When Marianna asks to have songs on it's only going to go one of two ways. It either means Swifty - Taylor Swift encompassing every female starlet of the last fifty years or so to Marianna's mind - and at least three repeats of Meghan Trainor's All About That Bass. Or a random mash-up of vintage music hall and comedy songs.
When Father Papered The Parlour
This was actually one of my favourite songs as a kid, courtesy of a 'Hello Children Everywhere!' compilation tape from the local library. Now Marianna loves it too, though of course it has to be the 1912 recording by Billy Williams. The song was written for him in 1910, when Williams - born Richard Isaac Banks in Melbourne - was the toast of the British music hall. He was a prolific recording artist with over 500 recordings which continued to sell well long after his premature death in 1915.
Wait 'Til You Get 'Em Up In The Air, Boys!
The world was a different place when Billy Murray recorded this song in 1919. Prohibition was about to change the face of the United States, and air travel was still in its infancy. Some bright spark saw an opportunity to combine the two because, well, if a guy was worried about his ability to pull now the liquor had dried up he could take solace in the news that 'an aero ride will have the same effect'.
Sometimes you try to love a girl and she says no to you
It makes you feel so blue, But there's nothing you can do!
You take her for an auto ride and start that mushy talk
But if she doesn't like it, she gets out and starts to walk.
They've fooled us ever since the world began,
But listen boys, I've got a little plan!
Wait till you get them up in the air, boys,
Wait till you get them up in the air.
You can make them hug and squeeze you too,
For if they don't, Just say you won't come down until they do!
Wait till you get them up in the clouds, boys,
There won't be anyone to watch you there!
You can loop the loop and she can hardly get her breath,
It isn't hard to reason with a girl who's scared to death!
So wait till you get them up in the air, boys,
Up, up, up up, way up in the air!
What Can You Give A Nudist For His Birthday?
Written by Arthur Le Clerq, responsible for various novelty hits, this one was first recorded by Gracie Fields in 1934. It never fails to crack me up!
What can you give a nudist for a present?
I somehow think that cufflinks would be wrong.
And a watch chain would look silly draped across the front of Willy,
Oh, what can you give a nudist when his birthday comes along?
I'm Henery the Eighth, I Am
Harry Champion made his stage debut in 1882 at the age of 17 and went on to become one of the biggest stars of the British music hall. Henery the Eighth, better known today for the Herman's Hermits 1965 cover, was written for Champion in 1910 when he was at the height of his fame and popularity. He recorded it in 1911 and in our house, at least, it's still going strong...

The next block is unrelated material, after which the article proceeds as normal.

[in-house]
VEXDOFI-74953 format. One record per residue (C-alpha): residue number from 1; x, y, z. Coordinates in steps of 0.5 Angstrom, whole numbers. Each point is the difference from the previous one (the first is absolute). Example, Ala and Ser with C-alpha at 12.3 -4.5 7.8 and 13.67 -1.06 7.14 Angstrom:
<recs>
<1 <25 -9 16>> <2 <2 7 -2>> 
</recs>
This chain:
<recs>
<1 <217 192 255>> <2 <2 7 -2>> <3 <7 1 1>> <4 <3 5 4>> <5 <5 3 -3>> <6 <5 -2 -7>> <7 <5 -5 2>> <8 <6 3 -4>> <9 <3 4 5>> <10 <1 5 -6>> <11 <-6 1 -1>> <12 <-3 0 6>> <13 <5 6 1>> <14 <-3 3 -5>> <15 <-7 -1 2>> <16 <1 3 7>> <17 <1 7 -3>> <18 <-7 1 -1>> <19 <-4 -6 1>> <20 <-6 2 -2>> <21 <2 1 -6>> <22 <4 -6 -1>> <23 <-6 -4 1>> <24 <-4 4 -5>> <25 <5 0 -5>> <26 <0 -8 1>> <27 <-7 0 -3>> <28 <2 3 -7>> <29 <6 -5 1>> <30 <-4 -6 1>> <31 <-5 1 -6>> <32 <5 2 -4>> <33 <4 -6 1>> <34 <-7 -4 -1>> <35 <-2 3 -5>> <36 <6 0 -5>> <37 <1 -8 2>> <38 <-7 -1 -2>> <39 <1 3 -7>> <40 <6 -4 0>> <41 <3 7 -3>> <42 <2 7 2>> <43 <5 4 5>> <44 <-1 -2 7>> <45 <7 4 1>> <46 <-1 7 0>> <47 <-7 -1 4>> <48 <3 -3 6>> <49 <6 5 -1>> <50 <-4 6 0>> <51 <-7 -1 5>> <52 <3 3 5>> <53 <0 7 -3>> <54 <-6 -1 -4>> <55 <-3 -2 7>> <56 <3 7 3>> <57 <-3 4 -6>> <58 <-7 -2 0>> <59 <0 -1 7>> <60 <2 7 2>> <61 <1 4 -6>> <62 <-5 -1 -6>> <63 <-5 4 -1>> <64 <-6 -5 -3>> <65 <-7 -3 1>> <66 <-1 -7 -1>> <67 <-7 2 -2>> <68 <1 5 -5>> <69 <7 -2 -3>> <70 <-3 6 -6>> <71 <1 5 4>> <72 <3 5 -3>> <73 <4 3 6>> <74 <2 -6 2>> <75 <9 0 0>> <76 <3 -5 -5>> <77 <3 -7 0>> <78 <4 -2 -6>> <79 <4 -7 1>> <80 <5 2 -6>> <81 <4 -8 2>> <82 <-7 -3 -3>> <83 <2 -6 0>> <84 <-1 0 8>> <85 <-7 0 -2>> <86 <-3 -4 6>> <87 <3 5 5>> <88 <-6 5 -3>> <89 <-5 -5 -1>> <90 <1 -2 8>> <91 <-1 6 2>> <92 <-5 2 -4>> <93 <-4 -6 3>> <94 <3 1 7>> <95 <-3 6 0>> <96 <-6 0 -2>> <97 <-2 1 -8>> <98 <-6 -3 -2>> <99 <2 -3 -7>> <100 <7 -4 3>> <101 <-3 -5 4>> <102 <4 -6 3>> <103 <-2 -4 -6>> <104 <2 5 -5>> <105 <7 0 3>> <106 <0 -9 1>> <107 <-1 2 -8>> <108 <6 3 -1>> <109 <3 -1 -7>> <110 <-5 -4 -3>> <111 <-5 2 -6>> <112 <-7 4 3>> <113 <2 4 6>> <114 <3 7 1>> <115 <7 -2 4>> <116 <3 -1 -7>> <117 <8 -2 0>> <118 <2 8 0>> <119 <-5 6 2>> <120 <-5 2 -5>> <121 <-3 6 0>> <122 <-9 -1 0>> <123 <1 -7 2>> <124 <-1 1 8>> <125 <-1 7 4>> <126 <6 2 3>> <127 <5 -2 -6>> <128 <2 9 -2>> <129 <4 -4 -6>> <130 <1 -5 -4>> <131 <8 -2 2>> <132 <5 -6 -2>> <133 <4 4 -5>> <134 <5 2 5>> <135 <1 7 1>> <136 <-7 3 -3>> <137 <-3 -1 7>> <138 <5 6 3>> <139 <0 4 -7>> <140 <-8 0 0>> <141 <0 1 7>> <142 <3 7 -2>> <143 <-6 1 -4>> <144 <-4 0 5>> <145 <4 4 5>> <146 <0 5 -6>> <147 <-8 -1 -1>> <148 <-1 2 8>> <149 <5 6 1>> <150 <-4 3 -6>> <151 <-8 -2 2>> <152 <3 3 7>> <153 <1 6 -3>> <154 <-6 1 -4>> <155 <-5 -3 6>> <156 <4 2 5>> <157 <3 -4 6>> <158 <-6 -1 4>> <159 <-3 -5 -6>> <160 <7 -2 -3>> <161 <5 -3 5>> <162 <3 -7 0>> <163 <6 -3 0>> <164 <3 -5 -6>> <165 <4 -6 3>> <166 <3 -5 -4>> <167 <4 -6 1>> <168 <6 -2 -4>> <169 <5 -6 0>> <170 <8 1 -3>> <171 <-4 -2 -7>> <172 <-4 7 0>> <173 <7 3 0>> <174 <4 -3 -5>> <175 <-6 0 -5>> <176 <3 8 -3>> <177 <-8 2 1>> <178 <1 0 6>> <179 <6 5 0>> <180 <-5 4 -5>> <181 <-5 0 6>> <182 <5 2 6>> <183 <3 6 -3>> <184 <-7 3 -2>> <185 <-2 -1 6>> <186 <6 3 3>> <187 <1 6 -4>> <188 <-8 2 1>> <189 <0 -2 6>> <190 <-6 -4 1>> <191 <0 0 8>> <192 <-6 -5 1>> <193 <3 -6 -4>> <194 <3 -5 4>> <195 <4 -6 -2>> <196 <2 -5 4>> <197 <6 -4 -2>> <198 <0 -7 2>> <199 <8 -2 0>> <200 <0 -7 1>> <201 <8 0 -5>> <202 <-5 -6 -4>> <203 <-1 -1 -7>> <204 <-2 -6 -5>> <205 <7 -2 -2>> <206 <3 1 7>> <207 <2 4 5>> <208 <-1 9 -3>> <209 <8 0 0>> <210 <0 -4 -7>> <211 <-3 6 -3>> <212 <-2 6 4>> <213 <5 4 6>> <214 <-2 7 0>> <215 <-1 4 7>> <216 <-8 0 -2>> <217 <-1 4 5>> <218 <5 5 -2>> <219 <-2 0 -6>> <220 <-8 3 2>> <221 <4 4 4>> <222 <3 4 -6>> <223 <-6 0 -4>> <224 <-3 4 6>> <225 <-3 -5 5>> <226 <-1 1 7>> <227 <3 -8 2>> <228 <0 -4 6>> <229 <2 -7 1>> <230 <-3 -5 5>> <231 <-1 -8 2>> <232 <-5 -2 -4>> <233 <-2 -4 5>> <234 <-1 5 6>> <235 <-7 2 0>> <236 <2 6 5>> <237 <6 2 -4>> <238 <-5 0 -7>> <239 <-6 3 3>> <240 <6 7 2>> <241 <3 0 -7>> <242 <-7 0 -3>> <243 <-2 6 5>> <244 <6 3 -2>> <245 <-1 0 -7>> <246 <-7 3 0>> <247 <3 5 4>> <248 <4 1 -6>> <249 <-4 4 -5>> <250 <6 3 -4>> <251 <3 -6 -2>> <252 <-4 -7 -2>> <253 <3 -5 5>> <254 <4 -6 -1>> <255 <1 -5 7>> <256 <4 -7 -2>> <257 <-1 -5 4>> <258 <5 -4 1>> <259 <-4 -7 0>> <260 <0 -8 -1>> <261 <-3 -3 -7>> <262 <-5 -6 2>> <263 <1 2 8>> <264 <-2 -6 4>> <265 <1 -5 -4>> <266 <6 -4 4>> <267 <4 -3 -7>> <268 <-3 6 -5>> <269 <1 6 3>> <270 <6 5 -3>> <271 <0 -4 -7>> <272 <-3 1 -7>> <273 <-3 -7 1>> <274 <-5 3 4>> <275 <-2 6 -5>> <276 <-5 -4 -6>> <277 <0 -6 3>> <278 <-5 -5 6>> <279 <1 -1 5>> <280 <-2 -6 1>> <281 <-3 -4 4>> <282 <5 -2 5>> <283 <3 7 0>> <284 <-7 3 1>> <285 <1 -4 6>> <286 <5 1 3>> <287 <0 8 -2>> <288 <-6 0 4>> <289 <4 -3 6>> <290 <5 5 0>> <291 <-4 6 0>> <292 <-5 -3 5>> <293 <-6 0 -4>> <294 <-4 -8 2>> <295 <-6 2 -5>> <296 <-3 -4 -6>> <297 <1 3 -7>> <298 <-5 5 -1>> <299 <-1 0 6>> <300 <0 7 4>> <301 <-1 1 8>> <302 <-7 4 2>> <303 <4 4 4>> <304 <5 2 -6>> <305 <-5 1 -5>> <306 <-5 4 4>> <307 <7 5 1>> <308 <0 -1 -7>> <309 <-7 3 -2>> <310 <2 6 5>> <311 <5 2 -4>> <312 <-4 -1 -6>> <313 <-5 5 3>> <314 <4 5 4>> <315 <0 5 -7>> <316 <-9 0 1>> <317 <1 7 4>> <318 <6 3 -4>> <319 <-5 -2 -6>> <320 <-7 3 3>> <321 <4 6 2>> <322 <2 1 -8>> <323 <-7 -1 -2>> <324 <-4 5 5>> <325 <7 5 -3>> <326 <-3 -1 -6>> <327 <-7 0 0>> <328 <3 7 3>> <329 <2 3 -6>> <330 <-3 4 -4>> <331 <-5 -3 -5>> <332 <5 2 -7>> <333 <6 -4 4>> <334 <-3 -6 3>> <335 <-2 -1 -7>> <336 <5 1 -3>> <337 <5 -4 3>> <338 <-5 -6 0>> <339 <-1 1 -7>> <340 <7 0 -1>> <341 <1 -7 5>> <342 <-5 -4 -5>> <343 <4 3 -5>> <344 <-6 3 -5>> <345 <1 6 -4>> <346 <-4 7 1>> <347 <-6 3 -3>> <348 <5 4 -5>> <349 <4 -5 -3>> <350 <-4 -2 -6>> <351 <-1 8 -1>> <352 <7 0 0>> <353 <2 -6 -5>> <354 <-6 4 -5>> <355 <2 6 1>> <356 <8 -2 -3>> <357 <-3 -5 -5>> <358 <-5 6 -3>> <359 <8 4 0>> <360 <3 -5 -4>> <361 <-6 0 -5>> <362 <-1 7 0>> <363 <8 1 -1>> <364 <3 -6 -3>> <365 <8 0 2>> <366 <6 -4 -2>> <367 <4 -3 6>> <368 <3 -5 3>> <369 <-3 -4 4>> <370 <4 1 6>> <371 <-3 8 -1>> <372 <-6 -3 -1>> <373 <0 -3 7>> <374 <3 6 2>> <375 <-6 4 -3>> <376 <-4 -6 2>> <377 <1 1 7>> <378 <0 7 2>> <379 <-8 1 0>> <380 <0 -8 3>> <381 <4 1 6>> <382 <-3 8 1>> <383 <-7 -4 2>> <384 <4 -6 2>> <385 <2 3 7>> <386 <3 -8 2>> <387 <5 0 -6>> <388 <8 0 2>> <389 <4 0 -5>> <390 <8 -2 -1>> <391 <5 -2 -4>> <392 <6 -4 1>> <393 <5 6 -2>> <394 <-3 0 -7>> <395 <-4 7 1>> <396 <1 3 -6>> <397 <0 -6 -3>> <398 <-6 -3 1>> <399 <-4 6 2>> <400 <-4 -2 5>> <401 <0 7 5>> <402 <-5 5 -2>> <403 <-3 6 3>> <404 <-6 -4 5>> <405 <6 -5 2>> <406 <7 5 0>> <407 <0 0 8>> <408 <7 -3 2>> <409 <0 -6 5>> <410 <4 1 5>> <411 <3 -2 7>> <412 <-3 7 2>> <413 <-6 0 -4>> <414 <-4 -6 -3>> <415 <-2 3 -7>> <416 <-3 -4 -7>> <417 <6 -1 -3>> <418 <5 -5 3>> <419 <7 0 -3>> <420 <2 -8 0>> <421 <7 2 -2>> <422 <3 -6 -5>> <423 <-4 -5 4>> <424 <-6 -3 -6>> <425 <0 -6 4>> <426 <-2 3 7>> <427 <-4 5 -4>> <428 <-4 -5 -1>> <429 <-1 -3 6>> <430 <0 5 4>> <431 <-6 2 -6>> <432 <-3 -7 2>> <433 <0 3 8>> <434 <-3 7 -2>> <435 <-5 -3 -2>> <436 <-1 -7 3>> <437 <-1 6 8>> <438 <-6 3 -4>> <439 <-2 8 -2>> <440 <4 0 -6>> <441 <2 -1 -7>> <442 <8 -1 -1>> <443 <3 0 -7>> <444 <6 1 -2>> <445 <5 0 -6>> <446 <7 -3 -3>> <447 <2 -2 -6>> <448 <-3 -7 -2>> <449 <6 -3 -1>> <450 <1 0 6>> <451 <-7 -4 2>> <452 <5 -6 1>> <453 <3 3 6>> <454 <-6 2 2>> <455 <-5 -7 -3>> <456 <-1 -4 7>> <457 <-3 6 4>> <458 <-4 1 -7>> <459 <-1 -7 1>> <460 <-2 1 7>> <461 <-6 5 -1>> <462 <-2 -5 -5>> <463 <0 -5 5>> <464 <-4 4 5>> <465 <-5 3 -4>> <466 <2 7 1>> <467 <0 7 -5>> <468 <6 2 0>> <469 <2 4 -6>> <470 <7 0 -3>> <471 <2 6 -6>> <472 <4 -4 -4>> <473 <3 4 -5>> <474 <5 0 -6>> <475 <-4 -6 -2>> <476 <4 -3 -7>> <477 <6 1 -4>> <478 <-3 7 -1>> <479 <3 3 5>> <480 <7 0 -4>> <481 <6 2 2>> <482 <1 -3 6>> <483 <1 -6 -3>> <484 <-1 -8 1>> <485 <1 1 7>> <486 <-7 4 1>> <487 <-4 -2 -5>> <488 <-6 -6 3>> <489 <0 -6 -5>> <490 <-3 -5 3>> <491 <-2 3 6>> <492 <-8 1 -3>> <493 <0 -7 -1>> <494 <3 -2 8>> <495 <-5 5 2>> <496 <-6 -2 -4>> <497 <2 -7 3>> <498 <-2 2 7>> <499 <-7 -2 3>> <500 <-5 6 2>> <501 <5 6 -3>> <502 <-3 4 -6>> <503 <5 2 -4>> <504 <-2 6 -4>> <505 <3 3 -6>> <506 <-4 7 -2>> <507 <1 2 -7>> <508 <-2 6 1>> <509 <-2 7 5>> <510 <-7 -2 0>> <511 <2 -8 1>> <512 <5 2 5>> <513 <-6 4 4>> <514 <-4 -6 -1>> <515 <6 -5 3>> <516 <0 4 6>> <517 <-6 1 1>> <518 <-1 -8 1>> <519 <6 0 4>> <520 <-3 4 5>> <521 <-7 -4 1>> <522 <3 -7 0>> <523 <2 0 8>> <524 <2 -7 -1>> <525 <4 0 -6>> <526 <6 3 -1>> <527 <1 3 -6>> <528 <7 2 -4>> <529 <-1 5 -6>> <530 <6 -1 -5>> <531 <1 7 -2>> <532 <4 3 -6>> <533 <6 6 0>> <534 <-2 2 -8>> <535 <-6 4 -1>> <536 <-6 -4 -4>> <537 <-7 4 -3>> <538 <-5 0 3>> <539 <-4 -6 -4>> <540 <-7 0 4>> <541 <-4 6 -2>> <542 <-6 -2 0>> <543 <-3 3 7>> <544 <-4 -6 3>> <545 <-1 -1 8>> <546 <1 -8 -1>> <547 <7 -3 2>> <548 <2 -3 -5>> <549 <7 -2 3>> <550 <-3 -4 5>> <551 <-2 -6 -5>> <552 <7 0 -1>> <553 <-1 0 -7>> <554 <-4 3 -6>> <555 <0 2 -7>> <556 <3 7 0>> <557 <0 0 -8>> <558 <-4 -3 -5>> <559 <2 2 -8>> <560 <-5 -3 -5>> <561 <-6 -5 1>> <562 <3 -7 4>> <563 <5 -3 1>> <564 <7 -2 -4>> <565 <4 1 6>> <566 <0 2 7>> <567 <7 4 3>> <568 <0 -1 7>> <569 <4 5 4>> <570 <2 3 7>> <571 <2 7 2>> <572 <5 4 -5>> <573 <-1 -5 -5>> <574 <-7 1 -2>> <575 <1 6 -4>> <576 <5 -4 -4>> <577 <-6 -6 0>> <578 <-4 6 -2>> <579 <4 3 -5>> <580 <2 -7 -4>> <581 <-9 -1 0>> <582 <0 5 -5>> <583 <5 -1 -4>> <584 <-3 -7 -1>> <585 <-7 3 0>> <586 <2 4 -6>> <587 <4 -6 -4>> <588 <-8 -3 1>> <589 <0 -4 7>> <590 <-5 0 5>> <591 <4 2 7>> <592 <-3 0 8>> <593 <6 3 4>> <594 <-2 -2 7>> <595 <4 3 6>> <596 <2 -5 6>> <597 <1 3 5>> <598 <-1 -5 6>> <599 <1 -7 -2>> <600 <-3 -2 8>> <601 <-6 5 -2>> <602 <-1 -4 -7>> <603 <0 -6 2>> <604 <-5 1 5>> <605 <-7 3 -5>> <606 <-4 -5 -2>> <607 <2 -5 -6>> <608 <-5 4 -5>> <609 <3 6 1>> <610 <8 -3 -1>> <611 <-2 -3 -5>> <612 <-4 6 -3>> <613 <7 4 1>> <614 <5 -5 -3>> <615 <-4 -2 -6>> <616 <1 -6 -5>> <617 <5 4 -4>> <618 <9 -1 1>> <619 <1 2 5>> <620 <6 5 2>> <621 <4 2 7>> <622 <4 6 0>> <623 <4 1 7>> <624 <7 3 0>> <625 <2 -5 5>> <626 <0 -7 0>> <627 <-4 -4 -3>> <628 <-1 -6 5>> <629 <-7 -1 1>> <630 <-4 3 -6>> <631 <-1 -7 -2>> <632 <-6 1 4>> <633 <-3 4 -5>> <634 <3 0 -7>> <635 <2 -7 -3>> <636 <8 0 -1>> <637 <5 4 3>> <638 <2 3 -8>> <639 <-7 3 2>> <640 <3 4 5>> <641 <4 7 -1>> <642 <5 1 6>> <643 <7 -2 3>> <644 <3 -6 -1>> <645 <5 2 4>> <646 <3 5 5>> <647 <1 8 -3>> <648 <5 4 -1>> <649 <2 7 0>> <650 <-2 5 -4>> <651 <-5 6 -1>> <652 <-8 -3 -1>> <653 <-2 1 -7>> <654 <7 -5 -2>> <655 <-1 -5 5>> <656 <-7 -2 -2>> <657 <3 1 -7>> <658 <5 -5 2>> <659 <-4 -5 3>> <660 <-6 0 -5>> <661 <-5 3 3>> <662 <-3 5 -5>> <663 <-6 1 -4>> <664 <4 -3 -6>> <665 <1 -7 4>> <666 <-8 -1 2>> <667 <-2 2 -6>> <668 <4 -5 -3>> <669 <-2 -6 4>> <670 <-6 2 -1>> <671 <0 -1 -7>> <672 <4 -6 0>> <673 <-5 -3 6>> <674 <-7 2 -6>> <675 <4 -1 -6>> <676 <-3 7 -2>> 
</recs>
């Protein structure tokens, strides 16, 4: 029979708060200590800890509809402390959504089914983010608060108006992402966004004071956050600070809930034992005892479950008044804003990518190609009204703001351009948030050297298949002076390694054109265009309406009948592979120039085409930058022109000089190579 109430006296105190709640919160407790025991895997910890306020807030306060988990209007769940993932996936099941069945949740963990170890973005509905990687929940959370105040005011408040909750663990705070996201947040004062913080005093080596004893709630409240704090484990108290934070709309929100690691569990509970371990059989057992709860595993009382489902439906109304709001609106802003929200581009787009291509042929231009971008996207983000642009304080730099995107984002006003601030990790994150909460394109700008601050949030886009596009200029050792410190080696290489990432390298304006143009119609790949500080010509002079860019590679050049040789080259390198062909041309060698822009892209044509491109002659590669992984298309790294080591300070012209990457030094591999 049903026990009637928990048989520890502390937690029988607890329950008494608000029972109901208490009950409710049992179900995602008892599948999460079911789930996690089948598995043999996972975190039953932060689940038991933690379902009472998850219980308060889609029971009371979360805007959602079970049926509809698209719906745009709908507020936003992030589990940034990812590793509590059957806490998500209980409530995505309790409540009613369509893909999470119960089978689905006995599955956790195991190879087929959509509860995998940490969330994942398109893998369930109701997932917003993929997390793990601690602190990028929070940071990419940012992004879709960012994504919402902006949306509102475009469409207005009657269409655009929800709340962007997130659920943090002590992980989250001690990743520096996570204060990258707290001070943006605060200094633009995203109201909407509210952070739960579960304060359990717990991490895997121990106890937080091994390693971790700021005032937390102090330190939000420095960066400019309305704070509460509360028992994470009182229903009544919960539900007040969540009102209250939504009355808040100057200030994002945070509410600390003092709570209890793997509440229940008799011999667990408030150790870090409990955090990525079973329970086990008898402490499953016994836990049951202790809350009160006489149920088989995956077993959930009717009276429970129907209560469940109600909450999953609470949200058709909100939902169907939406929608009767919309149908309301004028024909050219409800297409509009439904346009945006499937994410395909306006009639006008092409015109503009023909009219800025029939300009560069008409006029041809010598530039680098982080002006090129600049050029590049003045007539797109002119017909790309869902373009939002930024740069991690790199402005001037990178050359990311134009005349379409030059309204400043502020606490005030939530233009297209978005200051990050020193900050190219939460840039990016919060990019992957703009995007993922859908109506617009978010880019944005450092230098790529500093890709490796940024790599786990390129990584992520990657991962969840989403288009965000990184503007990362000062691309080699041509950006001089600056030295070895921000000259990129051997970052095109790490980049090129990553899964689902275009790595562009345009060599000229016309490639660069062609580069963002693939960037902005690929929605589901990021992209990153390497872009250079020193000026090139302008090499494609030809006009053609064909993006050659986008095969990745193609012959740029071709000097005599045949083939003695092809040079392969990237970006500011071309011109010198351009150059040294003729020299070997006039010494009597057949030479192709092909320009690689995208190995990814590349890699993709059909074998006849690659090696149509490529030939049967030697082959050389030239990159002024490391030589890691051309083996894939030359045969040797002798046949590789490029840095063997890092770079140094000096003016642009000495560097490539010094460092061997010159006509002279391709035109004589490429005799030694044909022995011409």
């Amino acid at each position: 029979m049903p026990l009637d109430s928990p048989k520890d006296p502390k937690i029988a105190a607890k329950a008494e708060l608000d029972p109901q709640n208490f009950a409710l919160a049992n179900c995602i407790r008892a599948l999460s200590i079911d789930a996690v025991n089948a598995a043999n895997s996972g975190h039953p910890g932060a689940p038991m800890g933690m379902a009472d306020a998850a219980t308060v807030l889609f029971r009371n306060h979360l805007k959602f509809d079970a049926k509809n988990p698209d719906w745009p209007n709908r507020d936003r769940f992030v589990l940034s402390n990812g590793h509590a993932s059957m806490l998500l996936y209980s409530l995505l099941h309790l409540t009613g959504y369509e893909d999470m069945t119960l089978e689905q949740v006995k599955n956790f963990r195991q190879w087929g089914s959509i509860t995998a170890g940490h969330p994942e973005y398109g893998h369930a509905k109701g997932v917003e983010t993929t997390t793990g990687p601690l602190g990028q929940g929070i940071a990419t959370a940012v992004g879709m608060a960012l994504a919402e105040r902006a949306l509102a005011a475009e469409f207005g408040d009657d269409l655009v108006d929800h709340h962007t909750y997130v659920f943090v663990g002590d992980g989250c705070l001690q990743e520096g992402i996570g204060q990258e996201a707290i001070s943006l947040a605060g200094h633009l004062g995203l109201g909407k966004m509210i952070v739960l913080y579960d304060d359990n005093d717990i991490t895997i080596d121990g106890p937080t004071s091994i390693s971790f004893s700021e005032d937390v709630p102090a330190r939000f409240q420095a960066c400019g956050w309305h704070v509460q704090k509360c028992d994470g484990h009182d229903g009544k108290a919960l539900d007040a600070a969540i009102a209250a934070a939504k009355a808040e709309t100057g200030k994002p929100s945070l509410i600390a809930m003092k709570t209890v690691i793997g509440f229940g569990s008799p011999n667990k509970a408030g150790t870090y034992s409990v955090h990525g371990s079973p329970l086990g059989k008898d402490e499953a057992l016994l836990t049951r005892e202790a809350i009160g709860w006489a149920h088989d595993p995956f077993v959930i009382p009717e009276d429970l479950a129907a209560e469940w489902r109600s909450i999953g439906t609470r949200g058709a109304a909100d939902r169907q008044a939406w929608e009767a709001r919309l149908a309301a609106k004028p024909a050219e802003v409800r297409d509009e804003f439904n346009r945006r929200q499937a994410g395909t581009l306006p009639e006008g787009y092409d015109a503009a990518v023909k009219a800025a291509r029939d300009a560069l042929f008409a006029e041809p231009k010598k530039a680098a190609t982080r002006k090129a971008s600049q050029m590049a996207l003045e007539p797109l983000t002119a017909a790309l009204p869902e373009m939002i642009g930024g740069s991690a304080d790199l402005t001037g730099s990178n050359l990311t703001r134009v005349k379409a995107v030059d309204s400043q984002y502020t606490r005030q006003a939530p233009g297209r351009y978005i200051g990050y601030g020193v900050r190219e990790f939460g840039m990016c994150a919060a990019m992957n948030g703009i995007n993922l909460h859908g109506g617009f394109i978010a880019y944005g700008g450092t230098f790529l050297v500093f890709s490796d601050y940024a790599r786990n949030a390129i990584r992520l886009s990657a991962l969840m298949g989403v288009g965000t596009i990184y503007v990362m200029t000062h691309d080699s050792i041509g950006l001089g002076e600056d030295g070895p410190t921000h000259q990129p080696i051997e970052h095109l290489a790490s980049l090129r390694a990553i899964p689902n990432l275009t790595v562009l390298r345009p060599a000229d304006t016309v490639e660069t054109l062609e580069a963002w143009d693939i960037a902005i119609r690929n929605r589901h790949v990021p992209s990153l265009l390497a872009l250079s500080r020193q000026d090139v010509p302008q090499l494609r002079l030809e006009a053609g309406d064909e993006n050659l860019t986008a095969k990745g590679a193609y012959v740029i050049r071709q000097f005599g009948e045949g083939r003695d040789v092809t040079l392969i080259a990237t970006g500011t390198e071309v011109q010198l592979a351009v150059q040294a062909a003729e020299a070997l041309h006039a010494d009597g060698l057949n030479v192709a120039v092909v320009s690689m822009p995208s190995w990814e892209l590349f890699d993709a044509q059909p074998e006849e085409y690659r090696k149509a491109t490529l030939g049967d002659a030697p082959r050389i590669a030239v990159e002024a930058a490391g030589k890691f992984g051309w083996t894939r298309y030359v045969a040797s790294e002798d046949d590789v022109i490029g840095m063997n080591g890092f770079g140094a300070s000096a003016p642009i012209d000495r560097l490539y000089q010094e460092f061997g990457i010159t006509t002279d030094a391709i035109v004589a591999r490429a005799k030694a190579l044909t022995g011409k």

You'd Be Surprised
This comedy song was written by Irving Berlin in 1919, and recorded in September of the same year by Eddie Cantor. It's about a poor bloke named Johnny who really isn't much of a catch. At least, that's what people assumed until Mary started telling friends that they'd be surprised if they got him alone...
He isn't much in the light but when you get in the dark
You'd be surprised...
On a streetcar or in a train, you'd think he was born without any brains
But in a taxicab, oh, boy, you'd be surprised!
The Window Cleaner
George Formby is a legend, and this is probably his best known hit. It was originally performed in the 1936 film Keep Your Seats, Please and then went on to receive the first silver disc in the UK for selling over 100,000 copies - despite being temporarily banned by the BBC for being 'disgusting'.
Gee, I Wish I Was Back In The Army
Irving Berlin wrote the songs for 1954's White Christmas, and even got to reuse the titular Oscar winner from 1942's Holiday Inn. This one is a whole lot more fun though!
There's a lot to be said for the Army,
The life without responsibility.
A soldier out of luck
Was really never stuck -
There's always someone higher up where you can pass the buck!
My Old Man (Said Follow The Van)
Written in 1919, this song has been performed by scores of people, but was first made popular by music hall star Marie Lloyd. Marianna is a particular fan of this version from the BBC's 2007 docudrama, Miss Marie Lloyd: Queen of the Music Hall starring Jesse Wallace.
The Prune Song
Vaudeville (like a US version of the music hall) star Frank Crumit recorded this in 1928 and it's the cutest little song you've probably never heard!
No matter how young a prune may be
He's always full of wrinkles
People get them on their face
Prunes get 'em every place.
Baby prunes, just like their Dad
Wrinkled but not quite so bad
Their life's an open book,
For no matter how young a prune may be
He has a worried look!
Judy Garland sang this song about the indignity of being 'too old for toys and too young for boys' in the 1938 romcom Love Finds Andy Hardy. Marianna thinks Judy looks like a princess, and invariably calms down when we put this one on for her. Apparently she feels she is in much the same boat - for all that Judy was waiting to turn sweet sixteen and Marianna is only just three!